Clarification Appended: Jan. 4, 2011
On Dec. 9, 2006, an unsolicited e-mail arrived for Daniel Ellsberg, the whistle-blower of Vietnam War renown. The return address said only "WikiLeaks," and the signature at bottom, "WL." In the orotund prose of a manifesto, the message invited Ellsberg to become the public face of a project "to place a new star in the firmament of man." Ellsberg knew nothing of the group, which had yet to make its debut. Nor had he heard of its leader, a then 35-year-old Australian named Julian Assange, best known in his own circles as a teenage hacker turned "cypherpunk" a prolific coder with visions of technology as a tool for political change.
The audacity of the e-mail kept Ellsberg reading. WikiLeaks aimed at nothing less than the decline and fall of oppression by organized exposure of its secrets. "Governance by conspiracy and fear," the author wrote, depended on concealment. "We have come to the conclusion that fomenting a world wide movement of mass leaking is the most cost effective political intervention." So fanciful did the proposal appear that Ellsberg saw only two ways to read it, he told TIME: as either "a little ploy by the CIA or NSA to draw in leaks" or "a very naive venture to think that they can really get away with it." Ellsberg made no reply.
Four years later, a great deal can be said about Assange, much of it unpleasant. He is inclined to the grandiose. Contempt for nearly every authority drives his work, and unguarded e-mails leaked, naturally reveal hopes that transparency will bring "total annihilation of the current U.S. regime." In London, he is fighting extradition to face allegations in Sweden that he sexually assaulted two WikiLeaks supporters.
What no one can say about the man, any longer, is that his boasts are empty. In 2010, WikiLeaks became a revolutionary force, wresting secrets into the public domain on a scale without precedent. Assange and company wrought deep disruptions in the marketplace of state power, much as tech-savvy insurgents before them had disrupted markets in music, film and publishing. The currency of information, scattered to the four corners of the globe, is roiling not only U.S. foreign relations but also the alliances and internal politics of other nations.
WikiLeaks has established itself, too, as a competitor to news media and intelligence agencies. By posting documents in their entirety, the site "disintermediates" the market, as economists say, weakening the old prerogatives of editors and analysts to filter information for their audiences. "This is not just a threat to those who would want to keep their own secrets," says a former member of the site's steering committee, who declined to be named. "WikiLeaks is a threat to those who would like to have other people's secrets too."
Not the least of Assange's achievements is a technological one. WikiLeaks brought to life what one of its early advisers described as "a recurring idea in hacker culture a digital safe haven that is anonymous, massively collaborative and highly resistant to attack or penetration by intelligence services." Redundant hardware and Web servers span international borders. Participants in its design say WikiLeaks has made novel use of an alphabet soup of existing geek tools, such as mutually anonymous file sharing, decoy ciphering to flood eavesdroppers with empty data, and encryption of files in transit and in storage.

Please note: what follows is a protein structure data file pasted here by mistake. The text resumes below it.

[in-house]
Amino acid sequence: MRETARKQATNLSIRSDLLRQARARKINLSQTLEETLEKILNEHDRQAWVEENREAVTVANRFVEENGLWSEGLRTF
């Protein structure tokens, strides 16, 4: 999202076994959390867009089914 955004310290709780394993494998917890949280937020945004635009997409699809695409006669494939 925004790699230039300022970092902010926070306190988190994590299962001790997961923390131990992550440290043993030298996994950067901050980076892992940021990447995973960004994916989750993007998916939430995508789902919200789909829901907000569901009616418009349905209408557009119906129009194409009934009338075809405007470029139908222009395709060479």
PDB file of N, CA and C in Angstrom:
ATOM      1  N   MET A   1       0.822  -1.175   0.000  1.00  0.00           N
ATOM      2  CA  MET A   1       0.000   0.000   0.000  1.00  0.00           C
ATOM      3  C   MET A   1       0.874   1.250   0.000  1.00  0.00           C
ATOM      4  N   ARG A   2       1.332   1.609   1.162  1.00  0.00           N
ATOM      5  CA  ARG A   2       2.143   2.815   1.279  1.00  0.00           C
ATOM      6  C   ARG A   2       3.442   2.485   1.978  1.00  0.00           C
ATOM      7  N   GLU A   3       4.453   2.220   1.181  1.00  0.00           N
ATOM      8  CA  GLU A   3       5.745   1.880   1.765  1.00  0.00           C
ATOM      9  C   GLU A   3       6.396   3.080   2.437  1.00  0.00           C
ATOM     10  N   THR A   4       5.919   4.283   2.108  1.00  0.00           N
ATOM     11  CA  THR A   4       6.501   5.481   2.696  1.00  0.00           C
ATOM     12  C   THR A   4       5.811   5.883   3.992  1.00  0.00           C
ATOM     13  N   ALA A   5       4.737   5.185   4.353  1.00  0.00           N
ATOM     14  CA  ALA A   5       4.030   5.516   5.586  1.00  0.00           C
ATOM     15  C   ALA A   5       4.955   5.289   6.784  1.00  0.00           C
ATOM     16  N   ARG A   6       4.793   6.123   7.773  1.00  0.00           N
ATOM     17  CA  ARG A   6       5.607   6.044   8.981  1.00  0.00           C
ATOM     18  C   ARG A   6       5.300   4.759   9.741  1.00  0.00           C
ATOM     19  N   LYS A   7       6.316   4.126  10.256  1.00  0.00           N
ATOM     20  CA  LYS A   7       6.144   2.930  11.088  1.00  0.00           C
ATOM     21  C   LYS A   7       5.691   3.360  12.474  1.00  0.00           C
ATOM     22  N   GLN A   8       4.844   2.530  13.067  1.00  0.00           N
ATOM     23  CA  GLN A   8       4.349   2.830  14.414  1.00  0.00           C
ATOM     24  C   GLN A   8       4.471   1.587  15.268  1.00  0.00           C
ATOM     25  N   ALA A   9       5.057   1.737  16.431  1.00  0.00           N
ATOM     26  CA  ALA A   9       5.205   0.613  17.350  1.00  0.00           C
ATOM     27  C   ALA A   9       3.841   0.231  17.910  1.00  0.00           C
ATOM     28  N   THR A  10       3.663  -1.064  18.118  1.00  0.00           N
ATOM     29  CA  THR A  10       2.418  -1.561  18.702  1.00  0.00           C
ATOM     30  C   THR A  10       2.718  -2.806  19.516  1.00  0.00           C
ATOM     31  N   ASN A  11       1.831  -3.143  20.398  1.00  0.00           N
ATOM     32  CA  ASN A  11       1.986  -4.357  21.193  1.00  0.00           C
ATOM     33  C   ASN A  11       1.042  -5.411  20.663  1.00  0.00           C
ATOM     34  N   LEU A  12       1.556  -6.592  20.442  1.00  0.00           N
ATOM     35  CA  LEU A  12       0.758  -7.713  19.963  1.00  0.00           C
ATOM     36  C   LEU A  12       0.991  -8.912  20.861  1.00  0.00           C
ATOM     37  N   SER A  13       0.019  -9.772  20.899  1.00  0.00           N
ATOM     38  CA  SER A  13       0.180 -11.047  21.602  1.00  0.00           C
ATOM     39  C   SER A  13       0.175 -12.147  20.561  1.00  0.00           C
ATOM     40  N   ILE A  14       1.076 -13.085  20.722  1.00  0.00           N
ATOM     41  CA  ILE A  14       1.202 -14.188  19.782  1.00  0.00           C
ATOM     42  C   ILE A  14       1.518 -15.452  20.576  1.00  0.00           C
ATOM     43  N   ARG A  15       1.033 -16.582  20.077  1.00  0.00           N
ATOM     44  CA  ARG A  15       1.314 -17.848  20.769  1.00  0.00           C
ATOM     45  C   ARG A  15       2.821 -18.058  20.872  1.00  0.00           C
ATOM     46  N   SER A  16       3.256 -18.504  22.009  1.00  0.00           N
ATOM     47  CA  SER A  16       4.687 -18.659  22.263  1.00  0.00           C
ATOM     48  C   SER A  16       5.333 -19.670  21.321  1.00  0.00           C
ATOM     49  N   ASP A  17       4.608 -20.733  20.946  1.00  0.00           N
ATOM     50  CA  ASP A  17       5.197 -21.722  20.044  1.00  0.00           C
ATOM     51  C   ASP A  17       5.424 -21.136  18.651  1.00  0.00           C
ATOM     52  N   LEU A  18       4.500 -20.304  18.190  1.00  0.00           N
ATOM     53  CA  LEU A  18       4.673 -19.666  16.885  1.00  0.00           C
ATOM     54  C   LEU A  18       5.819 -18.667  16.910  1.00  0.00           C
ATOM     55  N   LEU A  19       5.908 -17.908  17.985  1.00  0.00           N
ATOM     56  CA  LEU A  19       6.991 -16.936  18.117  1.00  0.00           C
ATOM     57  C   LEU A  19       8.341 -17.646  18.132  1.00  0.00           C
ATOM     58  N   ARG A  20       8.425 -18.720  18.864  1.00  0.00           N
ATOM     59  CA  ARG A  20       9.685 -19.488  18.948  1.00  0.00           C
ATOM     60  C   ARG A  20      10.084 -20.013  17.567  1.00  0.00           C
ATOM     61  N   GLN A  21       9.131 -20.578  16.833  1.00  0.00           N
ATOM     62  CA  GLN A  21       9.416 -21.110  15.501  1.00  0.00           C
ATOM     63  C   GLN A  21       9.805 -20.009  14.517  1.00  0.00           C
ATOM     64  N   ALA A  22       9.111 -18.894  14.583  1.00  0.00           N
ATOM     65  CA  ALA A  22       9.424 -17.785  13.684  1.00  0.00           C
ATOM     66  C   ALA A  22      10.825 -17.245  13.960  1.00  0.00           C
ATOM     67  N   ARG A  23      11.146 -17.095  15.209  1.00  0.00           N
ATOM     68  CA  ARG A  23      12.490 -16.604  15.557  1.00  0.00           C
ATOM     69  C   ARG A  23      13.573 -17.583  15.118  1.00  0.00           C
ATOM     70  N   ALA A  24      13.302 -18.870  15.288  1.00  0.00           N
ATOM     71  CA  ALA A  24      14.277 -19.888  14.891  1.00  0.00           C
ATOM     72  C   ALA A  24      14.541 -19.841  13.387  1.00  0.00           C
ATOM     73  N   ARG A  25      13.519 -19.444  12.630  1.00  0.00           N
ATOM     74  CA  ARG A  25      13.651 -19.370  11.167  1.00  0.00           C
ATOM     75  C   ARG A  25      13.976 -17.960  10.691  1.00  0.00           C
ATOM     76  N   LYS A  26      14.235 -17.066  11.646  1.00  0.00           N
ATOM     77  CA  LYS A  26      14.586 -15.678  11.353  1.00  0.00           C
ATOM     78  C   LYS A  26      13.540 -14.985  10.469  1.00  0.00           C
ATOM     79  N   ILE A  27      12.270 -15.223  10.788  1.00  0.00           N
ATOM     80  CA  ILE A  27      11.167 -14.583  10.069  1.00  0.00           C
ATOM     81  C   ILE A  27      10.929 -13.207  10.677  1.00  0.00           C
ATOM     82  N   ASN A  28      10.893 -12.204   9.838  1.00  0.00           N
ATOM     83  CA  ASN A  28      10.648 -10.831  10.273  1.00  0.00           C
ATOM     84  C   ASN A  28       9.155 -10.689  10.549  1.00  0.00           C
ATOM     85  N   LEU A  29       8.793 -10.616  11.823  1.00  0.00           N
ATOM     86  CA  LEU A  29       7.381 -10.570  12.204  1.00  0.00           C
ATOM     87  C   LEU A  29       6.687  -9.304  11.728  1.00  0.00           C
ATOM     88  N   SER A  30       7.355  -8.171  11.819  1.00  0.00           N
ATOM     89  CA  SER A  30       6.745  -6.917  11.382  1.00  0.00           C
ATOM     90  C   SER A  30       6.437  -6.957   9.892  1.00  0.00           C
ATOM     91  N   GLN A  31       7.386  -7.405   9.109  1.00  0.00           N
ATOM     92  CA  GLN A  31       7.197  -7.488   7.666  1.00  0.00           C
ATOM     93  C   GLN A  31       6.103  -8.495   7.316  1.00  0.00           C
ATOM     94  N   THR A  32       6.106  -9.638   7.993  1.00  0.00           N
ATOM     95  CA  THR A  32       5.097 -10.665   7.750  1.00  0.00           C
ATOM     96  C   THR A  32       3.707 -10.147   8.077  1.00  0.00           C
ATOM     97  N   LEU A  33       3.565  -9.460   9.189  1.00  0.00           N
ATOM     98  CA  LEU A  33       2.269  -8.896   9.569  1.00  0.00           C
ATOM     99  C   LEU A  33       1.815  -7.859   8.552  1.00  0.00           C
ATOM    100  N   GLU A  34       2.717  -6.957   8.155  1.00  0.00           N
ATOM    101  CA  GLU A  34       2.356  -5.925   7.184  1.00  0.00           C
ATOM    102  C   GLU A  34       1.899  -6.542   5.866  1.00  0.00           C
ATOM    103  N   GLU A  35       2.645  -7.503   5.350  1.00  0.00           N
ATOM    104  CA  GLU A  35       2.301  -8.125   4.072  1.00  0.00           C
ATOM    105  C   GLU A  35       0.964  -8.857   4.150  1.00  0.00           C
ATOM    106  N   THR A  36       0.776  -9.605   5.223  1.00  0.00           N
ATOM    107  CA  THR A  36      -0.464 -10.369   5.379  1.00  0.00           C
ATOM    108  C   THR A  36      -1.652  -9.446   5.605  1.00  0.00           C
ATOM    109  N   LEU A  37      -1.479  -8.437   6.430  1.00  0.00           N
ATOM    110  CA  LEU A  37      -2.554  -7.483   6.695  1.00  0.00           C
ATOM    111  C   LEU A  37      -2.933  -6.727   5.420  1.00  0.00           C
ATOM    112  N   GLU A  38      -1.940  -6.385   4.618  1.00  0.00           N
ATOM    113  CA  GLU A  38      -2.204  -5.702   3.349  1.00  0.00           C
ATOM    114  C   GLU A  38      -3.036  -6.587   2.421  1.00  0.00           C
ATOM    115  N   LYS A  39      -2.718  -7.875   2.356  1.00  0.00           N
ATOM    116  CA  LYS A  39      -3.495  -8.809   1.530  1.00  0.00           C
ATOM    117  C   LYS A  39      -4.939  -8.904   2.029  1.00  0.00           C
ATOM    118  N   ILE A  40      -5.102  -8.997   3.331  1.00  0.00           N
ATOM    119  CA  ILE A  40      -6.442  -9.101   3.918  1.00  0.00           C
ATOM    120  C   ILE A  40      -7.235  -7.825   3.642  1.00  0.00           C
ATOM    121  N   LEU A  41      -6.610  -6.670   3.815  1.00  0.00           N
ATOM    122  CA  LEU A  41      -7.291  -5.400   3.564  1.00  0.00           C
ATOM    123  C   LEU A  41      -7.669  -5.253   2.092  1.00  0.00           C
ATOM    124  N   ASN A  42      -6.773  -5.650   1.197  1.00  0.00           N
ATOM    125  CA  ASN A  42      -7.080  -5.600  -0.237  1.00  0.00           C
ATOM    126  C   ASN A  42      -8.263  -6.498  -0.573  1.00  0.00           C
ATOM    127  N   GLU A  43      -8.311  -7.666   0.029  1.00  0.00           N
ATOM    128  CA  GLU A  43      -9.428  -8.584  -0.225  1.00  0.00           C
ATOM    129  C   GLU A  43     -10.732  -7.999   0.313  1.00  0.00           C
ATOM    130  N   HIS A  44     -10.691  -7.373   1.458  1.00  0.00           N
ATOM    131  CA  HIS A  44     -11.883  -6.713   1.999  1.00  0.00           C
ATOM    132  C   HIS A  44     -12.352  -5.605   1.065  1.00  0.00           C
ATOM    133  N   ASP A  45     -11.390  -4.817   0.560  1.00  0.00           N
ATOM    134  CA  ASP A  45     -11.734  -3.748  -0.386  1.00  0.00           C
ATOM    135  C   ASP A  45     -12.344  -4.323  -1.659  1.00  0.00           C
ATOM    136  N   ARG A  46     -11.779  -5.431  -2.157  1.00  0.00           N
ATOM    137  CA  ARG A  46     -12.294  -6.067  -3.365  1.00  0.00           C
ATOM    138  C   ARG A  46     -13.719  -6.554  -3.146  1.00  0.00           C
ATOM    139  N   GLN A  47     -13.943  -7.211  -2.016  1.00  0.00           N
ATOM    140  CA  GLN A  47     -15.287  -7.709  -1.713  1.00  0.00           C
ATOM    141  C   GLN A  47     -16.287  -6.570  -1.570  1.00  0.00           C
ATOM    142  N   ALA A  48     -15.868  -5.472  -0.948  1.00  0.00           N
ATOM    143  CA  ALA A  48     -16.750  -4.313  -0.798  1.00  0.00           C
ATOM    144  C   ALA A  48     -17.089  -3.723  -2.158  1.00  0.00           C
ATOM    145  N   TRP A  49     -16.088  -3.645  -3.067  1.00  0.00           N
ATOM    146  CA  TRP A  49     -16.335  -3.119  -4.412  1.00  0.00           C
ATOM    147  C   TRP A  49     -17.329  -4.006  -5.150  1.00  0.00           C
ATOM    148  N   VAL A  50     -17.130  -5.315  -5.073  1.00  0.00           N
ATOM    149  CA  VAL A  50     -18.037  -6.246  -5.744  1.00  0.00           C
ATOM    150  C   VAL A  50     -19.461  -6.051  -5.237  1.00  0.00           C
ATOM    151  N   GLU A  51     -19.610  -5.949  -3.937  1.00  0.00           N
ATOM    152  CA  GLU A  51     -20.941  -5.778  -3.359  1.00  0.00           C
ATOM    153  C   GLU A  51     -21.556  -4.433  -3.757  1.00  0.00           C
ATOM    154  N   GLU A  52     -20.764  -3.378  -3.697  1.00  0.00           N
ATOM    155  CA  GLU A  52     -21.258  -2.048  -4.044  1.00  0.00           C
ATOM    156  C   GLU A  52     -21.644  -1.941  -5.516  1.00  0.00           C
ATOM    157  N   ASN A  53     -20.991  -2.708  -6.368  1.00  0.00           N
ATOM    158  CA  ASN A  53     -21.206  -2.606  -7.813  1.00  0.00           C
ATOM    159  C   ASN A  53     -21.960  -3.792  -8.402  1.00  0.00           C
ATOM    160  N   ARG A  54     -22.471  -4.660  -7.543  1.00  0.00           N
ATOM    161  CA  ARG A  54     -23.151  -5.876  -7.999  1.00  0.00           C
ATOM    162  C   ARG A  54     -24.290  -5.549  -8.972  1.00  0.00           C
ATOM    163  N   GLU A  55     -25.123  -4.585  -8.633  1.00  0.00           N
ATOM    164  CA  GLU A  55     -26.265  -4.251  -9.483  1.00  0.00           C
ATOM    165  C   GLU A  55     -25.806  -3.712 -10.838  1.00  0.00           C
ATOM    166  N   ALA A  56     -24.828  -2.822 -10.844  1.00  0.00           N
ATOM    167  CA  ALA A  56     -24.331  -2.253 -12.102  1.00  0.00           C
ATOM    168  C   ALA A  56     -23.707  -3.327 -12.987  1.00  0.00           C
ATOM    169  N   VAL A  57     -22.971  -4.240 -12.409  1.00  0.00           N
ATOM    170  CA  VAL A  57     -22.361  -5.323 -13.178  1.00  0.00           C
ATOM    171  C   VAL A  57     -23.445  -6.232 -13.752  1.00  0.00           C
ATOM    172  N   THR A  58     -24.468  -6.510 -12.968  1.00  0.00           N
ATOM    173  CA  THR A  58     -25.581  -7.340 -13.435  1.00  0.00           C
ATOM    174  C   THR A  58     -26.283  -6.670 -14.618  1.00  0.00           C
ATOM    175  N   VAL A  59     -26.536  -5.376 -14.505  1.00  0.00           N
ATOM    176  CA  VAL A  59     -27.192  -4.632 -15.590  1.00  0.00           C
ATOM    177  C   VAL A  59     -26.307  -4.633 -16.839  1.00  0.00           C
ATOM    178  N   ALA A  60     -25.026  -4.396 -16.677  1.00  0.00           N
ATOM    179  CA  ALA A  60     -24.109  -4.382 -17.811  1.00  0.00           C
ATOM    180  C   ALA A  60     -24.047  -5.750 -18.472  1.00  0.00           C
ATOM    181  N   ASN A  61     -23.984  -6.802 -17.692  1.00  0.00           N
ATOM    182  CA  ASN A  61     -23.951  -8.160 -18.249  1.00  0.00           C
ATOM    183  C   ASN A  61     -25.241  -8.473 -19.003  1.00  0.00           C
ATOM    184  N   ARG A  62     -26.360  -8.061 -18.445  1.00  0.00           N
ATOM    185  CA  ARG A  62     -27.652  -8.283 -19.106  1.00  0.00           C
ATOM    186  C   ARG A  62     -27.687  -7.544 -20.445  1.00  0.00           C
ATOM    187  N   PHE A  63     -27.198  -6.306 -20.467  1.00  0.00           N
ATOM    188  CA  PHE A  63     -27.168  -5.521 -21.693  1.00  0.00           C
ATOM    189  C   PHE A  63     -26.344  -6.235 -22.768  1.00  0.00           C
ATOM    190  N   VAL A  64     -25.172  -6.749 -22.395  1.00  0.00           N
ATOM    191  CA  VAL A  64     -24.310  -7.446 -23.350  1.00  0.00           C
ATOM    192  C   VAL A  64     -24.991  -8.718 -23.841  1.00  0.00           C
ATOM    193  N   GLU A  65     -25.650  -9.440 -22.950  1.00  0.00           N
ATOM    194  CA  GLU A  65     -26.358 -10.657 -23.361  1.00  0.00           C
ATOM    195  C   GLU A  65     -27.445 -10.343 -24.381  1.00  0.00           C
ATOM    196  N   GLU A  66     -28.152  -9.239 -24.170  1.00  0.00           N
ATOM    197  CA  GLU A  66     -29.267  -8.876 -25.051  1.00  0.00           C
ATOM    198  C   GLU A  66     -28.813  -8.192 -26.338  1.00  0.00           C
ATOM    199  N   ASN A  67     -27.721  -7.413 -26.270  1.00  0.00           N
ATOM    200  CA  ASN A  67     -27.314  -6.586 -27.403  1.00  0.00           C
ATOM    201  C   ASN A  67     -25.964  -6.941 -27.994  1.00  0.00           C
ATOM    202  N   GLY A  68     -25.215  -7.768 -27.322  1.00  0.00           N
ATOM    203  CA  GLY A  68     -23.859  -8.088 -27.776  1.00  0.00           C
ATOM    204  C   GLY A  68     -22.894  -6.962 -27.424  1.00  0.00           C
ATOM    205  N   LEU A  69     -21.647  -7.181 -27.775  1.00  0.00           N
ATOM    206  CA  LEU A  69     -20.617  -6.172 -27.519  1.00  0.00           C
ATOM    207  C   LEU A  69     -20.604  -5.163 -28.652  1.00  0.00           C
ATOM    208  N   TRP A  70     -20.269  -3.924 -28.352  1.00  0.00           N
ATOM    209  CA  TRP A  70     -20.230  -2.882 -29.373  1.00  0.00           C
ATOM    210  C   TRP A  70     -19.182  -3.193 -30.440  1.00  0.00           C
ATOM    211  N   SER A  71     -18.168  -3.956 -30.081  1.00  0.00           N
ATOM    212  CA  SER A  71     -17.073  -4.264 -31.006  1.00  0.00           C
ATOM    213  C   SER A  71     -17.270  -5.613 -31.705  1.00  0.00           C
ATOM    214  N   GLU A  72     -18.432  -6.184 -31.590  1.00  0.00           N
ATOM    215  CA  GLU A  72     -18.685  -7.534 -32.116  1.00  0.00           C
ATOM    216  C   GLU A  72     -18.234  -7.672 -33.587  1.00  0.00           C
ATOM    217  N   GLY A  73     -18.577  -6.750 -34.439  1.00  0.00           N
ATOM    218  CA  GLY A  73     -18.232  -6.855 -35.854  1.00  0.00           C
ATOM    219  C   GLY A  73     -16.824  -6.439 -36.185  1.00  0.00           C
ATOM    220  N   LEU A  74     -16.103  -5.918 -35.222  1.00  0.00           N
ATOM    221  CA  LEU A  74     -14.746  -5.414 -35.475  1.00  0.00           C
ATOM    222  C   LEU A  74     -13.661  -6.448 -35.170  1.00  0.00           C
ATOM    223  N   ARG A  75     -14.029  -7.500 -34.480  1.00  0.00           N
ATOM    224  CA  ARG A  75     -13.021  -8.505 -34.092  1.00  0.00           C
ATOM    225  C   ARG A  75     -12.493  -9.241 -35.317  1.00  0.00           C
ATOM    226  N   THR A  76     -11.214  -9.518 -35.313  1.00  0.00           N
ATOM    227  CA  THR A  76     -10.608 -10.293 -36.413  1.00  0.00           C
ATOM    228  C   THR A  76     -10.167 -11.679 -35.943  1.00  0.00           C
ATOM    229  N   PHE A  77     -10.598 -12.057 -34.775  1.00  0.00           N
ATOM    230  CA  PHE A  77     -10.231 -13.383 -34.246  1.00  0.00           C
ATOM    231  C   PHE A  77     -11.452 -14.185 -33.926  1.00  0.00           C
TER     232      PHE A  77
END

The results are impressive. In Ellsberg's day, it took nearly a year to photocopy the 7,000-page Pentagon papers and most of another year to get excerpts published. The push-button model of WikiLeaks compresses the timeline radically and permits the universal broadcast of voluminous archives in full, so much so that leak hardly seems to suffice as a metaphor. This year's breach of containment spilled nearly half a million documents, including 76,607 military reports from Afghanistan, 391,832 from Iraq and, beginning Nov. 28, a stream of diplomatic cables that WikiLeaks says will eventually number 251,287.
The Obama Administration responded with new floodgates. "The government has recognized that WikiLeaks is not an event it is a capability and anybody who can get material out of a classified system can now publish it worldwide in a way that can't be redacted or removed," says Clay Shirky, a New York University Internet scholar. "The idea of a widely shared but secure secret is over." So in the U.S. national-security establishment, the scale of the loss induced a retreat from the "need to share" culture that emerged after Sept. 11, 2001, and that pressed rival agencies to exchange information instead of hoarding it. In the run-up to the WikiLeaks dump, the State Department cut the link from its Net-Centric Diplomacy database, which stores cable traffic, to the Pentagon's classified SIPRNet. Today, three shifts of officers and analysts are working around the clock in separate State and Defense Department crisis teams, sending alerts about fresh disclosures in real time.
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